Trestor Foundation, an Indian non-profit start-up has announced that Greek citizens can get up to 2,000 euros each in the form of a virtual currency in lieu of promissory notes signed by them.
The company claims that it is the only organisation in the world that can help people in Greece to get funds despite the capital control on bank withdrawals imposed by them by the government there due to the ongoing economic crisis. In a press release, Trestor has said that those wanting to get the funds – 2,000 euros worth of Trest (a bitcoin-like currency form) can visit its retail partners in Greece and sign a promissory note which can be used after the capital control has been removed.
After bitcoin’s emergence as a leading and useful virtual currency, a large number of similar currency forms have appeared in the last few years. However, the problem lies in the regulation of the supply of currency. In fact, some regulators like RBI in India have posed a warning against their use. However, even after such measures, the popularity of these currencies and payment instruments refuse to go down.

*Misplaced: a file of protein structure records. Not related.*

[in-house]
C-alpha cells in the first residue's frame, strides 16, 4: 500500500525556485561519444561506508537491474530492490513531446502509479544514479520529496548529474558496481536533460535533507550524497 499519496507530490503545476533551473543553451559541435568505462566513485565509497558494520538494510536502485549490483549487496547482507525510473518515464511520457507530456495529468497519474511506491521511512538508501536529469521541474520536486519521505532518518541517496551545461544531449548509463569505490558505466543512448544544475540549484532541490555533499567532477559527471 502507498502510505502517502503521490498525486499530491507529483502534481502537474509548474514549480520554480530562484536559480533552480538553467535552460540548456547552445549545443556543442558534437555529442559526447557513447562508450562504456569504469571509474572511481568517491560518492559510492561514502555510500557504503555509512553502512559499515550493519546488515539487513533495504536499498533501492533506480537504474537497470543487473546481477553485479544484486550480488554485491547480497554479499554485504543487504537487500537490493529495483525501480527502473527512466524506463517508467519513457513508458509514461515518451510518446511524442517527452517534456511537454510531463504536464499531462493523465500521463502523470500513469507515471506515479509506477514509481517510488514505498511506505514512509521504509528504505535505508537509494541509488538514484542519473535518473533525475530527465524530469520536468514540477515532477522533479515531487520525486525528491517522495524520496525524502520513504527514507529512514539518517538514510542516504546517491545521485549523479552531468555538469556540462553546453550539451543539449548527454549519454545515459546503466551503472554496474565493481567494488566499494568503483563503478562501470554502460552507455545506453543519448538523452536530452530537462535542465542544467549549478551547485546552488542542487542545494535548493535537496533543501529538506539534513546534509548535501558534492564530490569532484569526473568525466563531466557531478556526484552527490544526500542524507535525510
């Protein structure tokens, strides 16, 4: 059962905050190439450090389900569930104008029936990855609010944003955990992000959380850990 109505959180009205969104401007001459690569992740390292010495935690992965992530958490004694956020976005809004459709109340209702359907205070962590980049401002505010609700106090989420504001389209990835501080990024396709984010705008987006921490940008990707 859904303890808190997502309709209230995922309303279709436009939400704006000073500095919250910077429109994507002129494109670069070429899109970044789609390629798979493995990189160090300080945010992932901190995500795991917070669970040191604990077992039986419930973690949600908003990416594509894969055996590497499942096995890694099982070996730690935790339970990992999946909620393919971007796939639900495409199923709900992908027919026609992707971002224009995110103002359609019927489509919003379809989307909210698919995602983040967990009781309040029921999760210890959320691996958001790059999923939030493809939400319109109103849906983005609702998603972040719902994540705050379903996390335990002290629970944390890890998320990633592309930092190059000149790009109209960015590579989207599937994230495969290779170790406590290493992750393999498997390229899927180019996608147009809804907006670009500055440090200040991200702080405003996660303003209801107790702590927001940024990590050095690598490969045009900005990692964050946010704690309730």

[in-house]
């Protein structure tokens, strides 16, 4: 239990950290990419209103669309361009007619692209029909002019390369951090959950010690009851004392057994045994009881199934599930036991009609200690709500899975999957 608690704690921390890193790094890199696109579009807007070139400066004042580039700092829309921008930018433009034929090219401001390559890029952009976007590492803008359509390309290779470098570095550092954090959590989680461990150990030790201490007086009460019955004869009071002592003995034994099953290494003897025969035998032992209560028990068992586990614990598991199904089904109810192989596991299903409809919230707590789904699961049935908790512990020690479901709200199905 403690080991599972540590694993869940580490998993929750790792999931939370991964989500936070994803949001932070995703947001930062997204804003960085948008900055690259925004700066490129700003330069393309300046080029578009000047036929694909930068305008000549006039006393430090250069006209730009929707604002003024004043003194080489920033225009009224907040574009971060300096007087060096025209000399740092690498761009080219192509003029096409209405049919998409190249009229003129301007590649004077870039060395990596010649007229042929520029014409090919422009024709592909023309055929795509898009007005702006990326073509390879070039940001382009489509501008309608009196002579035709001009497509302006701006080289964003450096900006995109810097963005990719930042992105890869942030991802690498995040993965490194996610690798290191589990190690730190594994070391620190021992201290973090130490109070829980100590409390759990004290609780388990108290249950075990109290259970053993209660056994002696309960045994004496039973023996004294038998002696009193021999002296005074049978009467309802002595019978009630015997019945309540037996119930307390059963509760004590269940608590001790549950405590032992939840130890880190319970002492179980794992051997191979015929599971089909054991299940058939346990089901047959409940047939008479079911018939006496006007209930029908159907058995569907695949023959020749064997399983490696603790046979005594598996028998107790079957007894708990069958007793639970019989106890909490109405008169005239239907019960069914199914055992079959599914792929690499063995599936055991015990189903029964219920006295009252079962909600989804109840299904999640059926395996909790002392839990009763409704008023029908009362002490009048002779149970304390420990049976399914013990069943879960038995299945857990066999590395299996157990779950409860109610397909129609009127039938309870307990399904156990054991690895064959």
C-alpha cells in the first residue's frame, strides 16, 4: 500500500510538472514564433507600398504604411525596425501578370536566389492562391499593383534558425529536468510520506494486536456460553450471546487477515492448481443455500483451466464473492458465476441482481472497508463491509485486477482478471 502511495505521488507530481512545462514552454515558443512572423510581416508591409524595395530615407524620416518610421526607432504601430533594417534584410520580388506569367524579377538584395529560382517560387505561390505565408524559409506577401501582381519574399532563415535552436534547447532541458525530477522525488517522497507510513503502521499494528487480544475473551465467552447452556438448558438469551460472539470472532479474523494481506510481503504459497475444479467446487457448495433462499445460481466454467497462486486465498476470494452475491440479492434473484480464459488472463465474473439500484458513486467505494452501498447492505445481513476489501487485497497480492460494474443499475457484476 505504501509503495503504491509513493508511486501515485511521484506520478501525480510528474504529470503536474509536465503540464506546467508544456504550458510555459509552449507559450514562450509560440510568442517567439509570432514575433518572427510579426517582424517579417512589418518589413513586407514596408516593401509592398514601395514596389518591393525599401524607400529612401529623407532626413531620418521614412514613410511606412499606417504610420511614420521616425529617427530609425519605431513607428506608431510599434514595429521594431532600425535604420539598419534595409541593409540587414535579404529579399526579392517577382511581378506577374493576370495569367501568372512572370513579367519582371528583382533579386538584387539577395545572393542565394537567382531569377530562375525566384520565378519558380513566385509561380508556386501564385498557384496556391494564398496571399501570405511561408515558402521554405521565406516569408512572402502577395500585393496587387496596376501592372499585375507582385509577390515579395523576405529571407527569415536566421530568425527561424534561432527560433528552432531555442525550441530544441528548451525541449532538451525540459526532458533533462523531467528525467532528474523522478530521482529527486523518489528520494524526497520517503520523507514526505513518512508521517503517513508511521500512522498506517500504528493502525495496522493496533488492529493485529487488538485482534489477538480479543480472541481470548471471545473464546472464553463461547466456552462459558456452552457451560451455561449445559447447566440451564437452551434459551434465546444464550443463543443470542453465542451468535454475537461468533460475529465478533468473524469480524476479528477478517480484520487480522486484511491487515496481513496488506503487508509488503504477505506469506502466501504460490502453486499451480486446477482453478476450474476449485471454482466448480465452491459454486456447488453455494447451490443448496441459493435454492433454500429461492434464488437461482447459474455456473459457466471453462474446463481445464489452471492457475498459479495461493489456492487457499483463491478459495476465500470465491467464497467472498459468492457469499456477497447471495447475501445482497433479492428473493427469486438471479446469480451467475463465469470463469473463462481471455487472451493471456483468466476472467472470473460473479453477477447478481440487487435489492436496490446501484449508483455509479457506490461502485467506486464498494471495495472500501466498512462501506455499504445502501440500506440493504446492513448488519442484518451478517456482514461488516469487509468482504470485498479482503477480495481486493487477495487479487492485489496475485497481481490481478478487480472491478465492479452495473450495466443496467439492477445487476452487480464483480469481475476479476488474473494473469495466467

“We are giving out Trests worth 2000 euro only to credit-worthy investors after proper identity and credit check. All Investors have to sign a promissory note to pay 2000 euro,” Trestor Founder Kunal Dixit said.
Trestor said the offer is for the Greek citizens who want to purchase Trests but do not have access to their euros because of capital controls. Trestor claims to be a technology non-profit foundation and its core team consists of IITians.